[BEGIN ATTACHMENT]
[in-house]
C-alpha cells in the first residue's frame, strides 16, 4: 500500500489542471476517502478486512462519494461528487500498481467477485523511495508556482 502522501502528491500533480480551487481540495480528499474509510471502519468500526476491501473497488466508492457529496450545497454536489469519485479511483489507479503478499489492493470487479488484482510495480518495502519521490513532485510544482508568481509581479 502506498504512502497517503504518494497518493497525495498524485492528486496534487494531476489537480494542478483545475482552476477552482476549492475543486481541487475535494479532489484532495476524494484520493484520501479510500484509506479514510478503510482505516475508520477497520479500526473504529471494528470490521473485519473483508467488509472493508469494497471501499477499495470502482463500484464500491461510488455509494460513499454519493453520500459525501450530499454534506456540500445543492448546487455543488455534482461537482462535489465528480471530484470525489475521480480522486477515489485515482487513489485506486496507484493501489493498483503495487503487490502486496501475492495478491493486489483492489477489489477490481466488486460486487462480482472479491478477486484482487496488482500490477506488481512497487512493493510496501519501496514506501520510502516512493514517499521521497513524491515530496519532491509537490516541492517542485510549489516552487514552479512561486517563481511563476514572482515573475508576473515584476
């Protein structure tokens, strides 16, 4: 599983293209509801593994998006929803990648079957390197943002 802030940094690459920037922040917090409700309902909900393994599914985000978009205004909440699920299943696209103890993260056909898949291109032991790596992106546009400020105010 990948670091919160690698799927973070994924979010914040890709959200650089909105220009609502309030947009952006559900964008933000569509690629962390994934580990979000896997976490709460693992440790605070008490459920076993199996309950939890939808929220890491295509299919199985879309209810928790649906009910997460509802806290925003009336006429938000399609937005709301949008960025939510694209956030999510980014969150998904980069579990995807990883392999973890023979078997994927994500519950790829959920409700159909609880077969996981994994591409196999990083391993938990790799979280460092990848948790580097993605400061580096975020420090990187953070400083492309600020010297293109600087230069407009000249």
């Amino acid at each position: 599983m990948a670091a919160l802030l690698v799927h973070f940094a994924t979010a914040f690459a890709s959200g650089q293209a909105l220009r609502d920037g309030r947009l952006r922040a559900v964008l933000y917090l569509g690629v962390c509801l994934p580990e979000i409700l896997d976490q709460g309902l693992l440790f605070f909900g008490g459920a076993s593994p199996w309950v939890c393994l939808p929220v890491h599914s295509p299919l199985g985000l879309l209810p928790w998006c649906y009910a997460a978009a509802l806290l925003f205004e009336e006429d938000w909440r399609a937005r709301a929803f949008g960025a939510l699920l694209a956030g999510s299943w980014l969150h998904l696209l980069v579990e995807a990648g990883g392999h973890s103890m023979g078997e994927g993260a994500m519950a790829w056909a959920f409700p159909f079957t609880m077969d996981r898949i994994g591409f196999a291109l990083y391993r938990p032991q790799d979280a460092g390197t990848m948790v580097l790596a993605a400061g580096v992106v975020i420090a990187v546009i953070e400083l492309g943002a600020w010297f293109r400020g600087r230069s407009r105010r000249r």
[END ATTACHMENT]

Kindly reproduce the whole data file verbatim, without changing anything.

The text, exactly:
[in-house]
C-alpha cells in the first residue's frame, strides 16, 4: 500500500489542471476517502478486512462519494461528487500498481467477485523511495508556482 502522501502528491500533480480551487481540495480528499474509510471502519468500526476491501473497488466508492457529496450545497454536489469519485479511483489507479503478499489492493470487479488484482510495480518495502519521490513532485510544482508568481509581479 502506498504512502497517503504518494497518493497525495498524485492528486496534487494531476489537480494542478483545475482552476477552482476549492475543486481541487475535494479532489484532495476524494484520493484520501479510500484509506479514510478503510482505516475508520477497520479500526473504529471494528470490521473485519473483508467488509472493508469494497471501499477499495470502482463500484464500491461510488455509494460513499454519493453520500459525501450530499454534506456540500445543492448546487455543488455534482461537482462535489465528480471530484470525489475521480480522486477515489485515482487513489485506486496507484493501489493498483503495487503487490502486496501475492495478491493486489483492489477489489477490481466488486460486487462480482472479491478477486484482487496488482500490477506488481512497487512493493510496501519501496514506501520510502516512493514517499521521497513524491515530496519532491509537490516541492517542485510549489516552487514552479512561486517563481511563476514572482515573475508576473515584476
């Protein structure tokens, strides 16, 4: 599983293209509801593994998006929803990648079957390197943002 802030940094690459920037922040917090409700309902909900393994599914985000978009205004909440699920299943696209103890993260056909898949291109032991790596992106546009400020105010 990948670091919160690698799927973070994924979010914040890709959200650089909105220009609502309030947009952006559900964008933000569509690629962390994934580990979000896997976490709460693992440790605070008490459920076993199996309950939890939808929220890491295509299919199985879309209810928790649906009910997460509802806290925003009336006429938000399609937005709301949008960025939510694209956030999510980014969150998904980069579990995807990883392999973890023979078997994927994500519950790829959920409700159909609880077969996981994994591409196999990083391993938990790799979280460092990848948790580097993605400061580096975020420090990187953070400083492309600020010297293109600087230069407009000249």
């Amino acid at each position: 599983m990948a670091a919160l802030l690698v799927h973070f940094a994924t979010a914040f690459a890709s959200g650089q293209a909105l220009r609502d920037g309030r947009l952006r922040a559900v964008l933000y917090l569509g690629v962390c509801l994934p580990e979000i409700l896997d976490q709460g309902l693992l440790f605070f909900g008490g459920a076993s593994p199996w309950v939890c393994l939808p929220v890491h599914s295509p299919l199985g985000l879309l209810p928790w998006c649906y009910a997460a978009a509802l806290l925003f205004e009336e006429d938000w909440r399609a937005r709301a929803f949008g960025a939510l699920l694209a956030g999510s299943w980014l969150h998904l696209l980069v579990e995807a990648g990883g392999h973890s103890m023979g078997e994927g993260a994500m519950a790829w056909a959920f409700p159909f079957t609880m077969d996981r898949i994994g591409f196999a291109l990083y391993r938990p032991q790799d979280a460092g390197t990848m948790v580097l790596a993605a400061g580096v992106v975020i420090a990187v546009i953070e400083l492309g943002a600020w010297f293109r400020g600087r230069s407009r105010r000249r």